Eddie Chambers, World is Africa: Writings on Diaspora Art, Bloomsbury, 2021

Now published


The following, from https://www.bloomsbury.com/au/world-is-africa-9781350140332/

World is Africa: Writings on Diaspora Art brings together more than 30 important texts by Eddie Chambers, who for several decades has been an original and a critical voice within the field of African diaspora art history. The texts range from book chapters and catalogue essays, to shorter texts including an op-ed and an afterword. Chambers focuses on contemporary artists and their practices, from a range of international locations, who for the most part are identified with the African diaspora. The book will be a valuable and important contribution to the emerging discipline of black British art history in particular, as well as the broader field of African diaspora studies. None of the texts brought together are available online and none of them, until now, have been available outside of the original publication in which they first appeared.

The volume contains several substantive new pieces of writing, one of which reflects on the patronage of the Greater London Council (GLC) extended to a number of Black artists in 1980s London. Another text considers the art world 'fetishisation' of the 1980s as the latest manifestation of a field reluctant to accept the majority of Black British artists as valid individual practitioners in their own right. Another new text introduces readers to the little-known record sleeve and book jacket illustrations of Charles White, the American artist who was the subject of a major retrospective in 2018 at major galleries across the US – Museum of Modern Art, NYC, the Art Institute of Chicago, and the Los Angeles County Museum of Art. The other new text re-examines the 'map paintings' of Frank Bowling, the Guyana-born artist who was the subject of a major retrospective at Tate Britain. Chambers provides a compelling commentary on work by a number of important artists, written at various stages of their careers.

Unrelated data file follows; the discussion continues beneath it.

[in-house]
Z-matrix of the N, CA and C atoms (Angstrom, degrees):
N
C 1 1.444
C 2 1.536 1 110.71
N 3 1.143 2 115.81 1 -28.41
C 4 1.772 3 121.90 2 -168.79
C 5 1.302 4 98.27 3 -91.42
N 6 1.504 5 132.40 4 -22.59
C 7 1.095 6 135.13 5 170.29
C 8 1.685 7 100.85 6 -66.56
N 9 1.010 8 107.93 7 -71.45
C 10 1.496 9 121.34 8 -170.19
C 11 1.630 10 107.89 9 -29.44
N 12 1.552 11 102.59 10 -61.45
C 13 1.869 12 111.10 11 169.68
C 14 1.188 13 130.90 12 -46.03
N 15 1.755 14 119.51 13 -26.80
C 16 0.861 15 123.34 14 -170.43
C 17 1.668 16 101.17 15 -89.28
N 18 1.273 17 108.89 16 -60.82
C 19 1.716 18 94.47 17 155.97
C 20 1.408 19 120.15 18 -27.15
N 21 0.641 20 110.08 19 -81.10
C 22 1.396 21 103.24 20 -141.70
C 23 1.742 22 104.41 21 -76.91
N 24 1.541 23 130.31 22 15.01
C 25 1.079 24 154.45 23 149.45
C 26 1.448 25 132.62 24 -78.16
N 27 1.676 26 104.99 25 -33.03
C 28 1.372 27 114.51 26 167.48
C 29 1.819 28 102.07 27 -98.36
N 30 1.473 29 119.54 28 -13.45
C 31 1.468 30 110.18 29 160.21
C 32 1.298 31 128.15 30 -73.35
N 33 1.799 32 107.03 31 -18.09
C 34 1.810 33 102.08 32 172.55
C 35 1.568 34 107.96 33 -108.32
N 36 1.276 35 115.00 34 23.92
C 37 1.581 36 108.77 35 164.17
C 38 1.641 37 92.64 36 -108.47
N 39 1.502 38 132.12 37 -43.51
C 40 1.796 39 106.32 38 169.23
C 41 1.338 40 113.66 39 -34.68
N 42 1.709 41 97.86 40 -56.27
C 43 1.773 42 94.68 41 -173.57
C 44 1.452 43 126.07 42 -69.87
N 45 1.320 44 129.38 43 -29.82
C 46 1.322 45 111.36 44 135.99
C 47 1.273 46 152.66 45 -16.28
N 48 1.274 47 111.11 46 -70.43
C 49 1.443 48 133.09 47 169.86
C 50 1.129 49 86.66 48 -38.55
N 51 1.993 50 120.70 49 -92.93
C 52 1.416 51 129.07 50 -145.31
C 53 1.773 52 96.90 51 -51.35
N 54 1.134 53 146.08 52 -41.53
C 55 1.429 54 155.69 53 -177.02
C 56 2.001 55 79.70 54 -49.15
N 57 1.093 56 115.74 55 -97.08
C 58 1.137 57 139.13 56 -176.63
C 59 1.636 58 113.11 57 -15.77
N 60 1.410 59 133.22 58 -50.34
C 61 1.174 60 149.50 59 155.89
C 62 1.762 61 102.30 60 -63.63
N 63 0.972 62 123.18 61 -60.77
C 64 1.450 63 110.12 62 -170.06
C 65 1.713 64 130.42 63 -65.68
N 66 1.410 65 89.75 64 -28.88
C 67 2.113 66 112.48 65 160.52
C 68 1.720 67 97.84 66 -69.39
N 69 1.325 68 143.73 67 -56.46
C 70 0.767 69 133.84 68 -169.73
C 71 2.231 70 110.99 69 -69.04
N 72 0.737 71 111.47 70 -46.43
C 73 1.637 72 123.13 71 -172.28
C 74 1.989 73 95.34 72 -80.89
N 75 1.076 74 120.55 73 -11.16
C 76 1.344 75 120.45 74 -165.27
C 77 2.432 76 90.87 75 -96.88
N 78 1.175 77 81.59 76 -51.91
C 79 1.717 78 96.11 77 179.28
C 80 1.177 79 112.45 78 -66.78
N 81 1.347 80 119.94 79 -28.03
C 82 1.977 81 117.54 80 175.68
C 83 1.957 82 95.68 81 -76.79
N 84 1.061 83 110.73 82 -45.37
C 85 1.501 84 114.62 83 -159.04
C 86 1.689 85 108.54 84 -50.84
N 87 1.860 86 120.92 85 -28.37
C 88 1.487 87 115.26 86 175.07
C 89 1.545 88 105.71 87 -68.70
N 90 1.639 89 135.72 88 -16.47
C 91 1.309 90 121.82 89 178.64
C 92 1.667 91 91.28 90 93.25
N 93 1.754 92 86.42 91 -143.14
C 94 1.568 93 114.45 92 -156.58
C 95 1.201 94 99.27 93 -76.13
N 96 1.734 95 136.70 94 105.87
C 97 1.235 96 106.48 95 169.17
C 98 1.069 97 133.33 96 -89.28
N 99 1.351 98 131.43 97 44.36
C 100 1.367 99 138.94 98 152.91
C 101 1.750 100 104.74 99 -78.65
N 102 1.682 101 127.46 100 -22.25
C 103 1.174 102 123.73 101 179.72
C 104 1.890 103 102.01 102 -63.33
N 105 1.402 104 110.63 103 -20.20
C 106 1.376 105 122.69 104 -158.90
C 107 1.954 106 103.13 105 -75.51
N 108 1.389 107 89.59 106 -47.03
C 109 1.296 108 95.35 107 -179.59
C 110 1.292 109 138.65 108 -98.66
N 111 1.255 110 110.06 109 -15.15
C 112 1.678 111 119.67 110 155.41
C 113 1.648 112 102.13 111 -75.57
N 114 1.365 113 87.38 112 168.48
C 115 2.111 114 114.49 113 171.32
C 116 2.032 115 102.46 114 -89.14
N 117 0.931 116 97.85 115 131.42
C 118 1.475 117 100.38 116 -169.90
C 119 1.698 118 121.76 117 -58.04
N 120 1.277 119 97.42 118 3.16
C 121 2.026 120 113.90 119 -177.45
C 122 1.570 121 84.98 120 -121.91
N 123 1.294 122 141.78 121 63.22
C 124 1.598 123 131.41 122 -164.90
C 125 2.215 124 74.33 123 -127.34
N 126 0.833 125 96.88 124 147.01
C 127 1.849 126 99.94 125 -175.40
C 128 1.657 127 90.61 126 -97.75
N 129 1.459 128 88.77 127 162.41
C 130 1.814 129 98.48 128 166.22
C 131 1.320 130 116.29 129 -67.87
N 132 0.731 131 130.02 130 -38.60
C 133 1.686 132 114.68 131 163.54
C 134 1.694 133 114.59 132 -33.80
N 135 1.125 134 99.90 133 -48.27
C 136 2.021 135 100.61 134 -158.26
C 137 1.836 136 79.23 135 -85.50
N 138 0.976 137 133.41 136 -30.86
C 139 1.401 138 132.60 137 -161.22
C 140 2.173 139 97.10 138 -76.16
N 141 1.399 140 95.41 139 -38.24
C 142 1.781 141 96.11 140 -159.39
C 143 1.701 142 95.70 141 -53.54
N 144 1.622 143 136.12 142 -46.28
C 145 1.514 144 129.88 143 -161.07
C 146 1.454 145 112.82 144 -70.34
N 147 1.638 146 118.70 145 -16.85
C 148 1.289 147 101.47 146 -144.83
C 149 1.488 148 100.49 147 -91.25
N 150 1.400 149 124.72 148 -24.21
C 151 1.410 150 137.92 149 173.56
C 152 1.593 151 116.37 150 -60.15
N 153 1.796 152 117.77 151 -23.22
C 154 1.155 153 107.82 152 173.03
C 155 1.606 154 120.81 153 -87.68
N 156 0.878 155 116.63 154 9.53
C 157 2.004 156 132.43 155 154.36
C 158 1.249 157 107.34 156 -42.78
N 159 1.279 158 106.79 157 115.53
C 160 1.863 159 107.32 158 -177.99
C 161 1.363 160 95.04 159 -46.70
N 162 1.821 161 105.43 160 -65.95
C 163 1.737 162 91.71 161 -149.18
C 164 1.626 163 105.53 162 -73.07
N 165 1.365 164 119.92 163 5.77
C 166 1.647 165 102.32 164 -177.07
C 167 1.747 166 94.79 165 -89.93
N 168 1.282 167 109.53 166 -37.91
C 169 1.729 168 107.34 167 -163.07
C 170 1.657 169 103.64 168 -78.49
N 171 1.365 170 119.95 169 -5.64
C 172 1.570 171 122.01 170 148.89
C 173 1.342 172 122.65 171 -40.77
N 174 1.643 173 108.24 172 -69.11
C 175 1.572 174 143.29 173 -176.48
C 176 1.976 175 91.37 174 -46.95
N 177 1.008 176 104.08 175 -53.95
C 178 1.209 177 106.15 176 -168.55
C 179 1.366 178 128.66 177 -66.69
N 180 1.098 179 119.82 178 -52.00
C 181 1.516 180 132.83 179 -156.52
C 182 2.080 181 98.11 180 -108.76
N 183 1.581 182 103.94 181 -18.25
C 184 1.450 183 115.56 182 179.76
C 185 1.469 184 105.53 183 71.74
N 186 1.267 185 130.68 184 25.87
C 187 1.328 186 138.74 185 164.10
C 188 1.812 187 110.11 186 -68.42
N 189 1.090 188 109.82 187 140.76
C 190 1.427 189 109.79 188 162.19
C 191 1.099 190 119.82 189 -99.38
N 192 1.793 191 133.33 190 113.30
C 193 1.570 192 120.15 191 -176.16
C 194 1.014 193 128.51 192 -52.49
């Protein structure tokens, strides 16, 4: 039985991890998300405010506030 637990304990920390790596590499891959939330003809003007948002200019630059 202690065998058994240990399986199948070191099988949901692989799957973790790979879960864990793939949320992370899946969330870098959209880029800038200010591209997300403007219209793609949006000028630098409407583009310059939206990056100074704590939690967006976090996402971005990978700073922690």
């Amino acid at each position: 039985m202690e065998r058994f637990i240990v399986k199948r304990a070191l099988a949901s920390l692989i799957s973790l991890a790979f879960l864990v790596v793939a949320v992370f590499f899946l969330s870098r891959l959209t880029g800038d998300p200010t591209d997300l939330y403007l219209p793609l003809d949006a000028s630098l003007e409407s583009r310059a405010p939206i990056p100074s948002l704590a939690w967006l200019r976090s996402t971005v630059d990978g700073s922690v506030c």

Together, the range of texts in World is Africa amount to a convincing and engaging overview of rarely-considered narratives relating to artists of the Africa diaspora. As such, the book will be a valuable and important contribution to the emerging discipline of black British art history in particular, as well as the broader field of African diaspora studies and African diaspora art history.


Table of contents as follows:

List of Illustrations
Foreword, Patricia Bickers (Editor of Art Monthly)

Section I: On Art History, Institutions, and Academia
Introduction to Section I
1. The Harmful Consequences of Postblack
2. Africa 05: Polemic
3. Dead Artists' Society
4. Black Artists and the Fetishisation of the 1980s
5. Black British Artists and Problems of Systemic Invisibility and Eradication: Creating Exhibition Histories of That Which Is Not There
6. Framing Black Art

Section II: History and Identity
Introduction to Section II
7. 'Handsworth Songs' and the Archival Image 10 Black British and Other African Diaspora Artists Visualising Slavery
8. 2000's Got to be Black
9. Next We Change Earth
10. Keith Piper, Donald Rodney and the Artists' Response to the Archive
11. Black British Photography

Section III: On Artists
Introduction to Section III
12. Sokari Douglas Camp CBE
13. William Kentridge: The Main Complaint
14. Hurvin Anderson: Double consciousness
15. Jonathan Jones: untitled (the tyranny of distance)
16. Vanley Burke: An Inglan Story, An Inglan History
17. Helen Wilson: Painting for a Brighter Future
18. Barbara Walker: Private Face
19. Barbara Walker: It's a Bit Much
20. Reviewpiece: Ajamu & Sunil Gupta
21. Pat Ward Williams: Isolated Incidents
22. Donald Rodney: Three Songs on Pain Light & Time
23. Ben Jones: In the Spirit, In the Flesh
24. Frank Bowling and the Enigma of Guyana
25. Charles White's 10- and 12- Inch Vinyl Messages
26. Hew Locke's Depictions of Royalty

Section IV: Black Artists in History
Introduction to Section IV
27. Independence and Cultural Nationalism in Caribbean Art
28. Black Artists and the Greater London Council
29. Art and Society, Jonathan Greenland interview with Eddie Chambers

Section V: Criticize
Introduction to Section V
30. Contemporary Art or Contemporary African Art?: The Inevitable Death of the Latter
31. Richard Hylton, The Nature of the Beast: Cultural Diversity and the Visual Arts Sector: A Study of Policies, Initiatives and Attitudes 1976 – 2006: Afterword
32. Elvan Zabunyan, Black is a Color (A History of African American Art): Book review
33. “Black My Story, (Museum de Paviljoens, Netherlands, 2003): Book review
34. Criticize: Press Responses to Black Art an' done and The Pan-Afrikan Connection exhibitions

Section VI: Outernational
Introduction to Section VI
35. Àsìkò Goes Outernational
36. Jamaica Goes Outernational